Thrilling theatre: Norwegian National Ballet in The Hamlet Complex Redux

Opera House, Oslo
November 19, 2022

Hamlet, Shakespeare’s much quoted play has spawned a vast industry of offshoots, hybrids and curious bastards. Alan Lucien Øyen, like the kid in the candy store, has allowed his fertile imaginations to run riot in an evening of theatrical wizardry.

The dancers of the Norwegian National are joined by actors and filmmakers on the generous dimensions of the opera house stage, extended to its full 40-metre depth. A huge screen serves to project the camera’s view, that hovers intimately on the performers or you can sit back, taking in the whole carnivalesque atmosphere on stage.

Simon McNally as Laertes with Klara Mårtensson as Ophelia
in Hamlet Complex Redux by Alan Lucien Øyen
Photo Erik Berg

Dropping all temporal barriers, Hamlet is portrayed experiencing an abusive childhood with Sigmund Freud offering little help while mother, Gertrude, is devoid of any mitigating circumstances. In two hugely impressive performances, actress Kate Pendry in a central role as Queen Elizabeth I and Andrew Wale in various guises as Claudius, Death and a Medium, add period flavour and bring welcome ballast to the disparate scenes.

The leading characters have imagined past and future lives moving in and out of the play and shifting shapes. Silas Henriksen, an archetypal Hamlet, is a high octane, troubled Prince, given to bouts of morose self-reflection but most often striding out his anguish in fierce choreographic language. His relationship with Ophelia forms a central theme of the work.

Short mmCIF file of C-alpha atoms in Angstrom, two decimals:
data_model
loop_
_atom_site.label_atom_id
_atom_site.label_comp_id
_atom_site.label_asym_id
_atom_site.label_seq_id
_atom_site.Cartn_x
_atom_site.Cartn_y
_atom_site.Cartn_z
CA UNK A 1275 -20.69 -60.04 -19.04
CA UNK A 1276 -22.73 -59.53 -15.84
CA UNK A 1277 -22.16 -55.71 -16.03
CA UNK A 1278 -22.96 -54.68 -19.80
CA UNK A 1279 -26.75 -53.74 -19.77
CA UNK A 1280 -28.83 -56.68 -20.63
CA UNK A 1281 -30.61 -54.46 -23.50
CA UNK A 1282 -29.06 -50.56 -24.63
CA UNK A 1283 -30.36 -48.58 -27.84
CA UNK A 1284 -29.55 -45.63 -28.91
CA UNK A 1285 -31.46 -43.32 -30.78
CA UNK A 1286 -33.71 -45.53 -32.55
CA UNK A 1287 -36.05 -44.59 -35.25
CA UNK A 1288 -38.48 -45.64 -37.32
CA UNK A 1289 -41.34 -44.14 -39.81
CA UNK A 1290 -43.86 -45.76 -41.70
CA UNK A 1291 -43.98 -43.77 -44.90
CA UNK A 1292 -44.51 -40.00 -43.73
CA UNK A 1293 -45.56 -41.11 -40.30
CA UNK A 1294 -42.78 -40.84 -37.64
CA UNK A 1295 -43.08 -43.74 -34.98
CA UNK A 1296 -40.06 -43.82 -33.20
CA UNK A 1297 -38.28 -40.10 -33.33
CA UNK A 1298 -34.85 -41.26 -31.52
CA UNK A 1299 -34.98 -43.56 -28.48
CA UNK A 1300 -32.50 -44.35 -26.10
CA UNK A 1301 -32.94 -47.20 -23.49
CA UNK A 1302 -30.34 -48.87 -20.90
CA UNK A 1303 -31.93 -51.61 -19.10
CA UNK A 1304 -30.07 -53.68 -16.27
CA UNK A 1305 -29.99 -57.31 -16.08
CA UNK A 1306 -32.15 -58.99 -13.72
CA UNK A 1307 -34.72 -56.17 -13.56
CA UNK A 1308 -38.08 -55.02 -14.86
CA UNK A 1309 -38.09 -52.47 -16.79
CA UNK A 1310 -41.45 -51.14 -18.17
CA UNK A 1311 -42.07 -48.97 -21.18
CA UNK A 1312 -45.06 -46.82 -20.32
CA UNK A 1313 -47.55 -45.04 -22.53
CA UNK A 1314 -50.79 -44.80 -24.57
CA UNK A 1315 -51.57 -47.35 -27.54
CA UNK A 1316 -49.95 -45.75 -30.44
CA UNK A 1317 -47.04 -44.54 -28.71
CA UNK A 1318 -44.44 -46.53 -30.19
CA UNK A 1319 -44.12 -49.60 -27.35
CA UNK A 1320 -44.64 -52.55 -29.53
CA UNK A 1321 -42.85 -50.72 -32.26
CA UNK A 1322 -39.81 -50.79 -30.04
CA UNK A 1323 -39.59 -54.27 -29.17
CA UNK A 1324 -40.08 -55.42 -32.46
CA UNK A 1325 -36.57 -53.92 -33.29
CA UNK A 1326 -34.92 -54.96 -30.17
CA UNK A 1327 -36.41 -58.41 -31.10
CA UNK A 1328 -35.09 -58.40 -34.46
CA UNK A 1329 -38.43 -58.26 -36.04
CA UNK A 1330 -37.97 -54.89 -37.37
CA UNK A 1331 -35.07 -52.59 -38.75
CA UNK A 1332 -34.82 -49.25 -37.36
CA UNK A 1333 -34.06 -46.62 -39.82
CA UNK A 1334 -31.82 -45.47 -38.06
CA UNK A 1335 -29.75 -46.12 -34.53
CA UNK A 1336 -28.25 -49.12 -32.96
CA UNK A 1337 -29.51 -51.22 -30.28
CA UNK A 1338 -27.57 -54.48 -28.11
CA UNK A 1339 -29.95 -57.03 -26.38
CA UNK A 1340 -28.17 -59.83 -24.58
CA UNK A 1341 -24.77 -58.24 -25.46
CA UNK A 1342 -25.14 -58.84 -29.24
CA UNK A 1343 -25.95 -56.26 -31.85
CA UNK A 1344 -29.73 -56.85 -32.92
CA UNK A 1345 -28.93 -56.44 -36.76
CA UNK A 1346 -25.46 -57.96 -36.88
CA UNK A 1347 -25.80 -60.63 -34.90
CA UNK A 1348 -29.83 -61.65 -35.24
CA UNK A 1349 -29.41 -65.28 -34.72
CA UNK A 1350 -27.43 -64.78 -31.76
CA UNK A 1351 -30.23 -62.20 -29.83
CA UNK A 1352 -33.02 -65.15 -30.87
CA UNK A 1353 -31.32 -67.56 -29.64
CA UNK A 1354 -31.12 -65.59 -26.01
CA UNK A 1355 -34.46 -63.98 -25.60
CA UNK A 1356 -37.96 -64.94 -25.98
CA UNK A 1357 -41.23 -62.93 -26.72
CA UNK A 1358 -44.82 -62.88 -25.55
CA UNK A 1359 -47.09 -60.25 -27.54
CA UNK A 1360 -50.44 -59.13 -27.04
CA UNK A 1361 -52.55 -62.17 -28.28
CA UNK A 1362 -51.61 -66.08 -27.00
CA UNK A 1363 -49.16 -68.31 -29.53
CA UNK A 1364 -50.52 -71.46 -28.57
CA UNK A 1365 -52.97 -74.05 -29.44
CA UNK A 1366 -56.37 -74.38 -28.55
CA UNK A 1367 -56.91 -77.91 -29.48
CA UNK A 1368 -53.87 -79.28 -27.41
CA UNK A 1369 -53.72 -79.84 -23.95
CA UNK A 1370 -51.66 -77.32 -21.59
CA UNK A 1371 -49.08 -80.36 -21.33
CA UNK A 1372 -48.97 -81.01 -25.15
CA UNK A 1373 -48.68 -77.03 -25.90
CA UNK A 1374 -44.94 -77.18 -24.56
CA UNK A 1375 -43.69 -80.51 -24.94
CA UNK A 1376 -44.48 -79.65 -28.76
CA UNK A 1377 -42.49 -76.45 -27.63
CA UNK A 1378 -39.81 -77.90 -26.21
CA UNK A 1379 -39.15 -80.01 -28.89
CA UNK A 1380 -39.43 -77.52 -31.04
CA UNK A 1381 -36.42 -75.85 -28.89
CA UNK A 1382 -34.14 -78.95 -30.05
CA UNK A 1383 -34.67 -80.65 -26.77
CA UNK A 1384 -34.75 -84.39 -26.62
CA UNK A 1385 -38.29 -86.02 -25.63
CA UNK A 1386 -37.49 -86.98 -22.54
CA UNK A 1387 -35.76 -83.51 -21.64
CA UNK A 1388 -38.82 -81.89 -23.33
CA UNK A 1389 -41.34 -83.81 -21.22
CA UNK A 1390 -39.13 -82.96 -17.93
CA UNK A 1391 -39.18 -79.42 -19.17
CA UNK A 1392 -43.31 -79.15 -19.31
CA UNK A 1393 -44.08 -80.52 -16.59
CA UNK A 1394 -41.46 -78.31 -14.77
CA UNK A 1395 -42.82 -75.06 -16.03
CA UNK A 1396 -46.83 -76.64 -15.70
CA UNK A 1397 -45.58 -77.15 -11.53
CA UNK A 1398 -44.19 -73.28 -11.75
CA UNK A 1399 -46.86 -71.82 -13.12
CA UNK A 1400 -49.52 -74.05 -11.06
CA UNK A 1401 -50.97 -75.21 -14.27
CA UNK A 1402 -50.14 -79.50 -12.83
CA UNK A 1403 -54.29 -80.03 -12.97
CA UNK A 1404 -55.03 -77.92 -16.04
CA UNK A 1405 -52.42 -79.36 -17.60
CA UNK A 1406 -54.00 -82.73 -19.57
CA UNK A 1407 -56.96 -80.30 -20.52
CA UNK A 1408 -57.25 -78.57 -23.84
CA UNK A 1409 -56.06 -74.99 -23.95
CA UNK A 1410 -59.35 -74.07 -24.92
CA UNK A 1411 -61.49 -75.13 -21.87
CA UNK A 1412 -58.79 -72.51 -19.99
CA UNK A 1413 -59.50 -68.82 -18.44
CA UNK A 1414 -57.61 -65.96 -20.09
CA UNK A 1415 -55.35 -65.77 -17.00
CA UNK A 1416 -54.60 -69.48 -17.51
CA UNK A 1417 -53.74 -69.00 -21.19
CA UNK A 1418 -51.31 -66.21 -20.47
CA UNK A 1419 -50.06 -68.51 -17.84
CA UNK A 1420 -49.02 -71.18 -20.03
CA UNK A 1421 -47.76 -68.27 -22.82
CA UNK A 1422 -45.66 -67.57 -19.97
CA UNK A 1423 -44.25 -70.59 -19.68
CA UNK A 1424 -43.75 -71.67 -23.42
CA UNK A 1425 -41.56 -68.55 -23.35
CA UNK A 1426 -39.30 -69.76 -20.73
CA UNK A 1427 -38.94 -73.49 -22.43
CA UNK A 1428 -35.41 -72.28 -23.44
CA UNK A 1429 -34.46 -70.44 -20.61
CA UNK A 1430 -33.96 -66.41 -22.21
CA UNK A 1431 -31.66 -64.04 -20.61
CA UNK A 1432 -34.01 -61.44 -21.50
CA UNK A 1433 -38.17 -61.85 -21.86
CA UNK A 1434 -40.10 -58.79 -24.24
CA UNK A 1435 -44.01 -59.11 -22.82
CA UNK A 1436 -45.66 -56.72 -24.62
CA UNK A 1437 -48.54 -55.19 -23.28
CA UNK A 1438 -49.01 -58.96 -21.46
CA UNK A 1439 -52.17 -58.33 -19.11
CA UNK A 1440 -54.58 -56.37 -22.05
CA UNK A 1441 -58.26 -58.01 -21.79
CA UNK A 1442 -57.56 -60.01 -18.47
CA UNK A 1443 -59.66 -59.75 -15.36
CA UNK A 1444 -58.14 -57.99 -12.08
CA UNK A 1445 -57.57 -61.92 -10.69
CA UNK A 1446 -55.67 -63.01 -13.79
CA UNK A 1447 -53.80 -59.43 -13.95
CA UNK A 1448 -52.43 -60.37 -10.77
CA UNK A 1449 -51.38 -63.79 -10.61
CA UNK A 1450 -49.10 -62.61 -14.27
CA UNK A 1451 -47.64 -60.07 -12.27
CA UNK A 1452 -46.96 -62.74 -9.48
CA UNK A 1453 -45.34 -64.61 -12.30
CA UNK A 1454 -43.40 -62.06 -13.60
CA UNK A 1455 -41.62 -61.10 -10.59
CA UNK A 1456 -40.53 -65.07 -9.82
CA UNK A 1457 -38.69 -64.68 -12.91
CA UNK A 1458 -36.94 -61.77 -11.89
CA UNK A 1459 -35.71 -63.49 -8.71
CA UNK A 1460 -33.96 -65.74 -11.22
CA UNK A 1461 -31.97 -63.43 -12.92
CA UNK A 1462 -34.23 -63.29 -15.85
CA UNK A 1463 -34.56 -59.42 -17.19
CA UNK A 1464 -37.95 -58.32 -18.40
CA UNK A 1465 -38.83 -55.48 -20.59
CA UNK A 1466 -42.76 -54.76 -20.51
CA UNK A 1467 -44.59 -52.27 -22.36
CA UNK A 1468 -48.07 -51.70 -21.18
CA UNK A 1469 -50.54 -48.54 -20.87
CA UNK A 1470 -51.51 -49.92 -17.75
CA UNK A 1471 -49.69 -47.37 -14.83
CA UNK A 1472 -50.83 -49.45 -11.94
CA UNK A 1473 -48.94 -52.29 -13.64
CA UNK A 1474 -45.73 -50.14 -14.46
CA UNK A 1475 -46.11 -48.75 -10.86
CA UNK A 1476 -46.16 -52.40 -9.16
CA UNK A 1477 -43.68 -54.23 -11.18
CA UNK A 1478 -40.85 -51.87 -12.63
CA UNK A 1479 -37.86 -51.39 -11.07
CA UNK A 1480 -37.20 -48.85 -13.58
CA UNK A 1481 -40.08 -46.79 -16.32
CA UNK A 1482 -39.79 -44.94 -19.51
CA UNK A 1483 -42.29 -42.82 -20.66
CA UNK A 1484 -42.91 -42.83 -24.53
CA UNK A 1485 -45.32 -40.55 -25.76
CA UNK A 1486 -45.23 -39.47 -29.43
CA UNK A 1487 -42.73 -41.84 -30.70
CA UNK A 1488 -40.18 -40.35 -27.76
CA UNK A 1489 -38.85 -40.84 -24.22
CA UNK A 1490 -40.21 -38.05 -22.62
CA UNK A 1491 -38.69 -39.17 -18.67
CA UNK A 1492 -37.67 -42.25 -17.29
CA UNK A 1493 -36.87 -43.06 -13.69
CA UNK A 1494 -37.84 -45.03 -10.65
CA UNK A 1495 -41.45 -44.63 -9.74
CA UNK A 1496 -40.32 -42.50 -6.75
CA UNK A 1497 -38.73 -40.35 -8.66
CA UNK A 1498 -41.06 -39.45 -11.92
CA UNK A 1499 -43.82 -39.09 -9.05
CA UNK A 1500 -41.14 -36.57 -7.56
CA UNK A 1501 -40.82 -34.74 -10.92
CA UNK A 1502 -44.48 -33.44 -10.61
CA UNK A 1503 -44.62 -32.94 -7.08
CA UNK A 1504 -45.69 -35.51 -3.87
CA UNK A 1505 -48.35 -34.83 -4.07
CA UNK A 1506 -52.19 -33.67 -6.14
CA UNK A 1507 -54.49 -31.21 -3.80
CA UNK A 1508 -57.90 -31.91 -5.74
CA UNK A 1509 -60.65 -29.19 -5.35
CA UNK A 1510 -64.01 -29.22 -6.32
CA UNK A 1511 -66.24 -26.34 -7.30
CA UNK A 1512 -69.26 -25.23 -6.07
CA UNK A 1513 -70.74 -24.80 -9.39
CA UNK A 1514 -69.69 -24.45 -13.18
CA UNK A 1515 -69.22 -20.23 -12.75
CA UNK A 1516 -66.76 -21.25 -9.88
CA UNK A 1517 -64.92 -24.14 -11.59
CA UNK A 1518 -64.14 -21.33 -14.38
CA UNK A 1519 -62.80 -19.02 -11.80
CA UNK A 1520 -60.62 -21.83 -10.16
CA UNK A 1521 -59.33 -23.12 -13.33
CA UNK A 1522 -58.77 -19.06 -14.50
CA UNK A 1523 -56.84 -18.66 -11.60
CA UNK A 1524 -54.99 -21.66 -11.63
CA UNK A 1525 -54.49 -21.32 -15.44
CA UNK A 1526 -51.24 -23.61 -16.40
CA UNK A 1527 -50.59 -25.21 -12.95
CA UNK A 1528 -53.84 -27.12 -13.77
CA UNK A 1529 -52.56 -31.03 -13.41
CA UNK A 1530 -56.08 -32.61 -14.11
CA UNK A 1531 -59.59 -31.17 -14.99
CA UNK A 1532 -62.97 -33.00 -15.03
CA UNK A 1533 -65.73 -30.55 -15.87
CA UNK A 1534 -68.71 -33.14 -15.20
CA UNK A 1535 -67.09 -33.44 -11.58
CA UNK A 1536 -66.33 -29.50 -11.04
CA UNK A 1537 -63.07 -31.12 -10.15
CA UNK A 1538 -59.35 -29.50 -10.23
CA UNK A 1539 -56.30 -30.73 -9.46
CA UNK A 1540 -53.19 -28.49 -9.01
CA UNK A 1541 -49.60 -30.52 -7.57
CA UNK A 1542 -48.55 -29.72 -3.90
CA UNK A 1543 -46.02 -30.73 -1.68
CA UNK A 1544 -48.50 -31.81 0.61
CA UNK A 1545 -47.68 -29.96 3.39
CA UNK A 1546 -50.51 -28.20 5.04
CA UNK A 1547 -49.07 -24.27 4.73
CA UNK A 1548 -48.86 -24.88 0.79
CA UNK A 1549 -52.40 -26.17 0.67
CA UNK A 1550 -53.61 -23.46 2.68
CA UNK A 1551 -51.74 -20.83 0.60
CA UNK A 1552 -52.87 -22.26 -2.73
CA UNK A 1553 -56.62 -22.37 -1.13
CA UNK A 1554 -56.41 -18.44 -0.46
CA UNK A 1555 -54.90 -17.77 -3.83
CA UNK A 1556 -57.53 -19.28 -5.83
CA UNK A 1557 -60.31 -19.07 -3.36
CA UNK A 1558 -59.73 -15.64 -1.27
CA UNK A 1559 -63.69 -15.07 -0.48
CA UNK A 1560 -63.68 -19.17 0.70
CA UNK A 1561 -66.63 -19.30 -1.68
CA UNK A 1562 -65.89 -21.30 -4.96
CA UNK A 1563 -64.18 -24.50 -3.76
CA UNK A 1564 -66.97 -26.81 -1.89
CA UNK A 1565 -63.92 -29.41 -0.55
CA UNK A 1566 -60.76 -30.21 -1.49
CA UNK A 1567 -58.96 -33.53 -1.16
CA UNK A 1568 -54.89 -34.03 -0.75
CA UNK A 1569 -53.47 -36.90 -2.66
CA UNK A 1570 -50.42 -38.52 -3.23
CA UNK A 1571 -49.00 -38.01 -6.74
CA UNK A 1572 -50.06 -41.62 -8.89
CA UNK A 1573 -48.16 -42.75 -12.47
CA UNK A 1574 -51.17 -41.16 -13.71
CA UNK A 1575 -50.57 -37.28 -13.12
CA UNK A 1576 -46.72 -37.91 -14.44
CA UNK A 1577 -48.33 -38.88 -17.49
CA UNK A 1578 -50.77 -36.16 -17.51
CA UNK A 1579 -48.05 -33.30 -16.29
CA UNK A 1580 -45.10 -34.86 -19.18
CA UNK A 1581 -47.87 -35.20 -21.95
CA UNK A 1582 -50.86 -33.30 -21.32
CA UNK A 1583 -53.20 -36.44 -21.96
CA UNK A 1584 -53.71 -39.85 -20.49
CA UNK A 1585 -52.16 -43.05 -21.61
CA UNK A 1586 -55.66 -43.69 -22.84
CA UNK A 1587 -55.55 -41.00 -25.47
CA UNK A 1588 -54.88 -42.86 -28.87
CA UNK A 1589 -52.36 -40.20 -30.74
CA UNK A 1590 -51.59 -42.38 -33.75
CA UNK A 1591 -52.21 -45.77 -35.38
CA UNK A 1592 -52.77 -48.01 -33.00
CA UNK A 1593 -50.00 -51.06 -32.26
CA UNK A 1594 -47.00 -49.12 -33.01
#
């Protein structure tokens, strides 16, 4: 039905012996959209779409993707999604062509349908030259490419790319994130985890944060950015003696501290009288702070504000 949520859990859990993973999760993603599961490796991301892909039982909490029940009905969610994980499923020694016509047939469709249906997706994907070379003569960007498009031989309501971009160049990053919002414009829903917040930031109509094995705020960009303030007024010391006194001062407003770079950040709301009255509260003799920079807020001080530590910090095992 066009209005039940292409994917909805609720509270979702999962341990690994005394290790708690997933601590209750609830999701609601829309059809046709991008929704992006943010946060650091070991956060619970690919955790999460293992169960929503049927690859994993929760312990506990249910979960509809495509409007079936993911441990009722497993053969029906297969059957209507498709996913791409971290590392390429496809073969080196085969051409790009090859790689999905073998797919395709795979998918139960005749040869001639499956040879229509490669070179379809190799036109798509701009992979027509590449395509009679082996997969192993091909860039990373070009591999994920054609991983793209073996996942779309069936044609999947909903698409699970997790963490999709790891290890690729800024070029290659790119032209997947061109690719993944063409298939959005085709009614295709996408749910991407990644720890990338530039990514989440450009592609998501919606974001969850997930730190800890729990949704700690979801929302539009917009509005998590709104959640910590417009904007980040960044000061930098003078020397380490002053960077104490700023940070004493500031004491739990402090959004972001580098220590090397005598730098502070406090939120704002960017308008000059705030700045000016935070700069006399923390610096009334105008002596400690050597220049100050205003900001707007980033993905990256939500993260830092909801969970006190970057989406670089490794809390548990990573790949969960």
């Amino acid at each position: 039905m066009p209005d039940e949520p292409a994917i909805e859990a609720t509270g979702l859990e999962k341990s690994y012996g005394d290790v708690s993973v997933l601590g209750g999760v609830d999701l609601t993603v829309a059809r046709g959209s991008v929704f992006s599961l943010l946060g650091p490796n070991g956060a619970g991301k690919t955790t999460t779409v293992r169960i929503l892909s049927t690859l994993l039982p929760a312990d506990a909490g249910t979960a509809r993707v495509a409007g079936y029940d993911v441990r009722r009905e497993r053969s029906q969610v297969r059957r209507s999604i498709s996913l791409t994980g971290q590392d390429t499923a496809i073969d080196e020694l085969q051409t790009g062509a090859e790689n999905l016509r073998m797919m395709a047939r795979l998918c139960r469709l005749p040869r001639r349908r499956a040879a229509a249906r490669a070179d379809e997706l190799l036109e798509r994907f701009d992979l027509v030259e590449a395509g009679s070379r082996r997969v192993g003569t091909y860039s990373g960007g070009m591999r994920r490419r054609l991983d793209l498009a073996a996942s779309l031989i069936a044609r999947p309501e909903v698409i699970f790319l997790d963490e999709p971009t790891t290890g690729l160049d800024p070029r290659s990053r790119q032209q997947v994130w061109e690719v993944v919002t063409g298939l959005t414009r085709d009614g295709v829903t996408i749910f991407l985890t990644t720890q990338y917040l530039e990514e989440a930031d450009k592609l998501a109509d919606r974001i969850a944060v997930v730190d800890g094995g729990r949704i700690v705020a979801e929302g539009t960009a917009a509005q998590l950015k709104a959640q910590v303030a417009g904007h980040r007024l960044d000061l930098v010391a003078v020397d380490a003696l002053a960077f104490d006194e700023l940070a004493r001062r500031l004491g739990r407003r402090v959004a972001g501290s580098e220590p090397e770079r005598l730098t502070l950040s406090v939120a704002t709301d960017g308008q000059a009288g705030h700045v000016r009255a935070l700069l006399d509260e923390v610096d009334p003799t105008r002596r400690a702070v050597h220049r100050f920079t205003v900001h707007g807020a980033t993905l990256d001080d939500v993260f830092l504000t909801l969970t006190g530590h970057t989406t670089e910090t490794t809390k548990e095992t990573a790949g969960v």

Norwegian National Ballet in Hamlet Complex Redux
with Silas Henriksen (Hamlet), here with Whitney Jensen (Ophelia), right
Photo Erik Berg

Shakespeare’s version of Ophelia, Klara Mårtensson, is a sad soul. Visibly manipulated by Laertes, (Simon McNally) and Polonius, (Douwe Dekkers) notably in her final moment as they wrap her in her winding sheet. Øyen gives two further versions, the child Ophelia sitting on stage in the opening scene playing with flowers and in Emma Lloyd, a thoughtful interpretation as the older, wiser woman that Ophelia never became.

The boy Hamlet, hugely talented Mathias Tannæs, delivers, ‘What a piece of work is man’ in a radiant high register that overrides any irony. Then there are the child players who act out the murder of Hamlet before being send packing by an irate Queen Bess.

Daniel Proietto as the Ghost in Hamlet Complex Redux
Photo Erik Berg.

Daniel Proietto, also credited as choreographic assistant, is the Ghost. He moves with the fluid grace of an otherworldly being, persistently on the periphery of the action. The blandly labelled, Beige Group, get an important piece of well-structured dance seeming to embody Hamlet’s whirlpooling thoughts. The duel between Hamlet and Laertes, and Laertes dance of despair on Ophelia’s death were other strong choreographic moments.

The stage is dominated by a construction nicknamed, ‘the telescope’ from designer, Åsmund Færavaag. Like a giant wooden picture frame, the centre is filled with five concentric frames that can move in and out creating a range of platforms and amazing lighting effects. Credit also to Henrik Skram, the award winning film composer who delivers a score that illuminates the action without dominating.

Alan Lucien Øyen’s Hamlet Complex Redux
In the cemetery
Photo Erik Berg

The work ends, as all good Hamlet productions should, with a stage full of dead bodies, the Ghost quietly kneeling at the back. The Queen, now a sad old woman, disrobed and finally accepts death peer into the abyss. Ophelia lies down to die with the child Ophelia watching over her. The boy Hamlet is still searching for his father: ‘Is that enough?’ he asks. ‘It’s all we have’, comes the answer.

This is Øyen’s third version of the production and it’s a momentous undertaking. There is simply too much to absorb in one viewing, but the brilliant stage pictures and the fine performances make for total immersion in thrilling theatre.